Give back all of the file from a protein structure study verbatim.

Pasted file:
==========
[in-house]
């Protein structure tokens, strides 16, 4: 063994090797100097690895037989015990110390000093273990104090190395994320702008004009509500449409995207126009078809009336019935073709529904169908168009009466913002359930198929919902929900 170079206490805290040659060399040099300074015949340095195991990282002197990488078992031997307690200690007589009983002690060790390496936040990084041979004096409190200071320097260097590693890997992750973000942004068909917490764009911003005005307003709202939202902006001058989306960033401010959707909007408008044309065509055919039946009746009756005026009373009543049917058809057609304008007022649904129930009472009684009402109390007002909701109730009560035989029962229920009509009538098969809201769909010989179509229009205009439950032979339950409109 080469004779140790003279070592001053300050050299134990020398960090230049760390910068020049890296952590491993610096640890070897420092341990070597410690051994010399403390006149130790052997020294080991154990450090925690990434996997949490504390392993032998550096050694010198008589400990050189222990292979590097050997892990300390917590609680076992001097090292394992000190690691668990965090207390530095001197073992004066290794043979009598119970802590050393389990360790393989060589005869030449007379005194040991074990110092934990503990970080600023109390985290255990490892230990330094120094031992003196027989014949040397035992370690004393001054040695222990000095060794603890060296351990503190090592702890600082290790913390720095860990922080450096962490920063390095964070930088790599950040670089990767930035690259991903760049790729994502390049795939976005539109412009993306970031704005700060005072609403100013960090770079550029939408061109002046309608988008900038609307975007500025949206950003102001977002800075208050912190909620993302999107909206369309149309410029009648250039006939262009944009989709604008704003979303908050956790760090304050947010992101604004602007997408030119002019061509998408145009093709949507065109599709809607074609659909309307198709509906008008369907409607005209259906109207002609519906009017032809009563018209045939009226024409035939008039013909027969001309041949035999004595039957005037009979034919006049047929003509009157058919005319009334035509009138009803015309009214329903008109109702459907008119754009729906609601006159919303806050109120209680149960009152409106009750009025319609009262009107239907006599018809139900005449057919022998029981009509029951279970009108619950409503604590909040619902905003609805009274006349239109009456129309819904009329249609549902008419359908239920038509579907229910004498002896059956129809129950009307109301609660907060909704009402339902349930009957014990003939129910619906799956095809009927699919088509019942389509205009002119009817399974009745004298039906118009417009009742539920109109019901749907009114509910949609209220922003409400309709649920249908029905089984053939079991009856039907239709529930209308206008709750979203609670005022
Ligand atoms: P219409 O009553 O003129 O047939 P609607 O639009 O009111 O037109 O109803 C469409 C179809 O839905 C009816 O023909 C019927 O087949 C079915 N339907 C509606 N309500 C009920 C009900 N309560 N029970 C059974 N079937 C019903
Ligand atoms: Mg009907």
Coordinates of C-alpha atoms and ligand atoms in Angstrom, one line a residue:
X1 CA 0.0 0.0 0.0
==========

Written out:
[in-house]
């Protein structure tokens, strides 16, 4: 063994090797100097690895037989015990110390000093273990104090190395994320702008004009509500449409995207126009078809009336019935073709529904169908168009009466913002359930198929919902929900 170079206490805290040659060399040099300074015949340095195991990282002197990488078992031997307690200690007589009983002690060790390496936040990084041979004096409190200071320097260097590693890997992750973000942004068909917490764009911003005005307003709202939202902006001058989306960033401010959707909007408008044309065509055919039946009746009756005026009373009543049917058809057609304008007022649904129930009472009684009402109390007002909701109730009560035989029962229920009509009538098969809201769909010989179509229009205009439950032979339950409109 080469004779140790003279070592001053300050050299134990020398960090230049760390910068020049890296952590491993610096640890070897420092341990070597410690051994010399403390006149130790052997020294080991154990450090925690990434996997949490504390392993032998550096050694010198008589400990050189222990292979590097050997892990300390917590609680076992001097090292394992000190690691668990965090207390530095001197073992004066290794043979009598119970802590050393389990360790393989060589005869030449007379005194040991074990110092934990503990970080600023109390985290255990490892230990330094120094031992003196027989014949040397035992370690004393001054040695222990000095060794603890060296351990503190090592702890600082290790913390720095860990922080450096962490920063390095964070930088790599950040670089990767930035690259991903760049790729994502390049795939976005539109412009993306970031704005700060005072609403100013960090770079550029939408061109002046309608988008900038609307975007500025949206950003102001977002800075208050912190909620993302999107909206369309149309410029009648250039006939262009944009989709604008704003979303908050956790760090304050947010992101604004602007997408030119002019061509998408145009093709949507065109599709809607074609659909309307198709509906008008369907409607005209259906109207002609519906009017032809009563018209045939009226024409035939008039013909027969001309041949035999004595039957005037009979034919006049047929003509009157058919005319009334035509009138009803015309009214329903008109109702459907008119754009729906609601006159919303806050109120209680149960009152409106009750009025319609009262009107239907006599018809139900005449057919022998029981009509029951279970009108619950409503604590909040619902905003609805009274006349239109009456129309819904009329249609549902008419359908239920038509579907229910004498002896059956129809129950009307109301609660907060909704009402339902349930009957014990003939129910619906799956095809009927699919088509019942389509205009002119009817399974009745004298039906118009417009009742539920109109019901749907009114509910949609209220922003409400309709649920249908029905089984053939079991009856039907239709529930209308206008709750979203609670005022
Ligand atoms: P219409 O009553 O003129 O047939 P609607 O639009 O009111 O037109 O109803 C469409 C179809 O839905 C009816 O023909 C019927 O087949 C079915 N339907 C509606 N309500 C009920 C009900 N309560 N029970 C059974 N079937 C019903
Ligand atoms: Mg009907």
Coordinates of C-alpha atoms and ligand atoms in Angstrom, one line a residue:
X1 CA 0.0 0.0 0.0